Fried popcorn chicken with curry leaves
All photos courtesy Farideh Sadeghin

Nik Sharma's Curry Leaf Popcorn Chicken Is the Perfect Dish for Cuffing Season

It's his husband's new favorite, and maybe your boo's, too.

In our cooking series Quickies, we invite chefs, bartenders, and other personalities in the world of food and drink who are serious hustlers to share their tips and tricks for preparing quick, creative after-work meals. Every dish featured in Quickies takes under 30 minutes to make, but without sacrificing any deliciousness—these are tried-and-tested recipes for the super-busy who also happen to have impeccable taste.


Is fried chicken better when it's made with love? We're about to find out in the MUNCHIES test kitchen when Nik Sharma stops by on a sunny-but-blustery early October day. He's a little jet-lagged after flying in from his home in Oakland, California as part of a whirlwind tour to promote his first cookbook, Season, and after this, he's going to Martha Stewart Living. "She won't really be there, right?" he wonders nervously. But how cool would it be if she was? For the next half hour, though, maybe-Martha will have to wait because there's curry leaf popcorn chicken to be made.

"I feel like every country kind of does fried chicken in their own way," says Sharma, who first burst onto the food scene with his blog, A Brown Table, before adding a column in the The San Francisco Chronicle to his repertoire. "Frying is something that’s international across cultures. Everybody loves deep-fried." But this particular dish isn't about everybody.

"This was for my husband, because my husband is from the South and he loooves fried chicken," Sharma explains. "Actually, he loves anything fried, but fried chicken is his thing." That's adorable. Now let's get to it.

Spices and other ingredients

First, a quick caveat: The work you'll do to make this popcorn chicken takes less than 30 minutes, all told. However, you'll need to account for marinating time. We suggest making the marinade and cutting up the chicken in the morning so it can spend all day soaking up up the seasonings. Then, when you get home, you're mere minutes away from the most flavorful fried chicken we've ever had. That's right, we went there. If it's already almost dinner time and you just gotta have the chicken tonight, Sharma says you can get away with marinating it for as little as an hour if you cut the pieces pretty small, think about half the size of what we're showing here.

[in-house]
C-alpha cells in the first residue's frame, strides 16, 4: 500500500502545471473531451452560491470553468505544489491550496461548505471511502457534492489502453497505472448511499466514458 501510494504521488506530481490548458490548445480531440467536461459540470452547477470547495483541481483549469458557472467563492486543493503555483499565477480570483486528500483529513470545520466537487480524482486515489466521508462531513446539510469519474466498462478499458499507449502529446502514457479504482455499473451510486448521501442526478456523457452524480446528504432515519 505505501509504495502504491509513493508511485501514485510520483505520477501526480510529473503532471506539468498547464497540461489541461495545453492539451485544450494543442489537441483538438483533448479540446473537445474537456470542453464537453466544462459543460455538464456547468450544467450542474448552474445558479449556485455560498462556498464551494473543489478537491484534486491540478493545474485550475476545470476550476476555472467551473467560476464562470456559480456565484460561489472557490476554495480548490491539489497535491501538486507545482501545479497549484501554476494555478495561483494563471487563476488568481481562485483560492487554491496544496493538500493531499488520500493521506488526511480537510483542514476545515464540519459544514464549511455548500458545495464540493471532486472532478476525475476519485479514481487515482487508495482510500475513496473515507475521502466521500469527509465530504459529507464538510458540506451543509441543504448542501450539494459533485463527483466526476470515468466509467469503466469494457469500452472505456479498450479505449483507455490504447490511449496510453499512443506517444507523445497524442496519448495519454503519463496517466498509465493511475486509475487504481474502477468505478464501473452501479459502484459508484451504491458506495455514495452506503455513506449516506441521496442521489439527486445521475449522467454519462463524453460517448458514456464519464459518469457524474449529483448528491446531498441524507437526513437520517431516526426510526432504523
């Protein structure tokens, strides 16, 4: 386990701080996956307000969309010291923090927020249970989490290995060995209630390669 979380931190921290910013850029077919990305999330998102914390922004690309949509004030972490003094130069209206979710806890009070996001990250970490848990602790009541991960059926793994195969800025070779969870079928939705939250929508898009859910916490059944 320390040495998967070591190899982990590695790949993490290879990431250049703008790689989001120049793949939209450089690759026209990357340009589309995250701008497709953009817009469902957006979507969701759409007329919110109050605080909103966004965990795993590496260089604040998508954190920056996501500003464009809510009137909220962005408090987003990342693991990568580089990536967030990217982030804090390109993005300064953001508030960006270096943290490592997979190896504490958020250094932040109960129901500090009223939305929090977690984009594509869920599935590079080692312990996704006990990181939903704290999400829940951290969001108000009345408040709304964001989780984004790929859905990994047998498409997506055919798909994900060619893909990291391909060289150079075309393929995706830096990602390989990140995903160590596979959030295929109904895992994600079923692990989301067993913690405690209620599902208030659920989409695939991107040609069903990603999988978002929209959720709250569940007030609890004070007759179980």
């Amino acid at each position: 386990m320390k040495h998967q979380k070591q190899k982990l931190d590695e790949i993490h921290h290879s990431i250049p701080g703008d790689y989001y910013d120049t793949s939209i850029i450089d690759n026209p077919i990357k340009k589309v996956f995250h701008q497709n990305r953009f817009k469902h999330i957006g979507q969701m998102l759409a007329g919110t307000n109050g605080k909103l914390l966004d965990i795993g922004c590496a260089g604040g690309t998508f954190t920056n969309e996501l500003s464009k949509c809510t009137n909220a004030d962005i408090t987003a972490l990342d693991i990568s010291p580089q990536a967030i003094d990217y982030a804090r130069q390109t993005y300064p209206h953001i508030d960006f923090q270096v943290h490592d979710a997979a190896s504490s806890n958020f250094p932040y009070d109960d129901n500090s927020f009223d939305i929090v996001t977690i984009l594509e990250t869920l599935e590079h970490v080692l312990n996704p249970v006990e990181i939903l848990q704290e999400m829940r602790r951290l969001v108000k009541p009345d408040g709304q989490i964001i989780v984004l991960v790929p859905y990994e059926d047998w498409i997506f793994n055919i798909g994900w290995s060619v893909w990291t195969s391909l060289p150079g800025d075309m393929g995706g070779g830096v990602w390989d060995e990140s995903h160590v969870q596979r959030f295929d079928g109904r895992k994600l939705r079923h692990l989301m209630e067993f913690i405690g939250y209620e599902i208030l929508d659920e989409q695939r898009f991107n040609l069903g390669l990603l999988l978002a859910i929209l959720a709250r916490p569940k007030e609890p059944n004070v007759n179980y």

Hands prepping spices

If you're looking to cut down on day-of prep even more, you can put together the spice mixture up to a week in advance. All that means is toasting cardamom, coriander, cumin seeds, and the peppercorns in a hot skillet. This goes fast—less than a minute. In the time it takes for everyone to ooh and ahh over how amazing it smells when the essential oils from the cardamom are released, Sharma is done toasting and takes the mixture off the heat. Half gets reserved for the breading and half gets tossed into a blender with the rest of the marinade ingredients: buttermilk, serrano chiles, scallions, curry leaves, garlic, cayenne, ginger, lime juice, and more salt thank you think you need—"because it helps with the penetration," Sharma says slyly before bursting into laughter at his own middle school sense of humor.

Man smirking with a blender

The flavors clearly and intentionally harken back to Sharma's childhood in Mumbai, as do most of the recipes in Season, but he's careful to clarify that respect for the past doesn't have to involve a deference to way things used to be. "At the end of the day, I just want people to look at ingredients as ingredients and flavor, versus people getting all bogged up in sort of mysterious, mythical tradition," he says.

hands cutting raw chicken

The marinade mixture is blended until smooth and then transferred to a plastic bag with one-inch cubes of chicken. While this sets, you can also prep the dredging mixture by mixing the rest of the spices (ground in a mortar and pestle) with flour, baking powder, baking soda, more cayenne, and salt in another plastic bag. Now, go to work, or whatever else you do all day.

Man shaking a bag of chicken

Frying can be intimidating, but Sharma made it look easy. He heated a couple inches of oil in the bottom of a Dutch oven while adding chicken chunks to the bag full of the flour mixture. Once the bag is sealed, he shook it around shake-weight style and quickly fried up batches of the chicken, just a couple minutes at a time. When that was all done, and we'd all burned our mouths stealing bites off the drying rack, he tossed a couple of curry leaves into the oil for a crispy garnish.

Fried chicken
fried chicken garnished with curry leaves

When Sharma set out to write his first cookbook he made the whole thing more difficult on himself than it had to be by developing all new recipes. "My logic has always been that if I’ve already put it on the blog, there’s no point in me asking people to buy it in a book. You can get it for free, that’s not fair. So I decided that I would create everything new for the book." Beyond that, he wanted recipes that no one else had made either. "That was my strategy for the book, if someone else has done it, I’m not going to do it." The result is inventive combinations like the sort-of-spicy maple syrup vinegar sauce that he drizzled over the finished fried chicken. Trust us, it was amazing. But you won't find the recipe anywhere but in the book.

Sauce being drizzled on fried chicken

After we tasted the finished product—which was somehow crispy and delicate and unctuous and sharp all at the same time—we had to know: Does Sharma's husband like this version better than his mother's fried chicken, which was reportedly made with pork fat?

"I want to say he likes this more," Sharma says.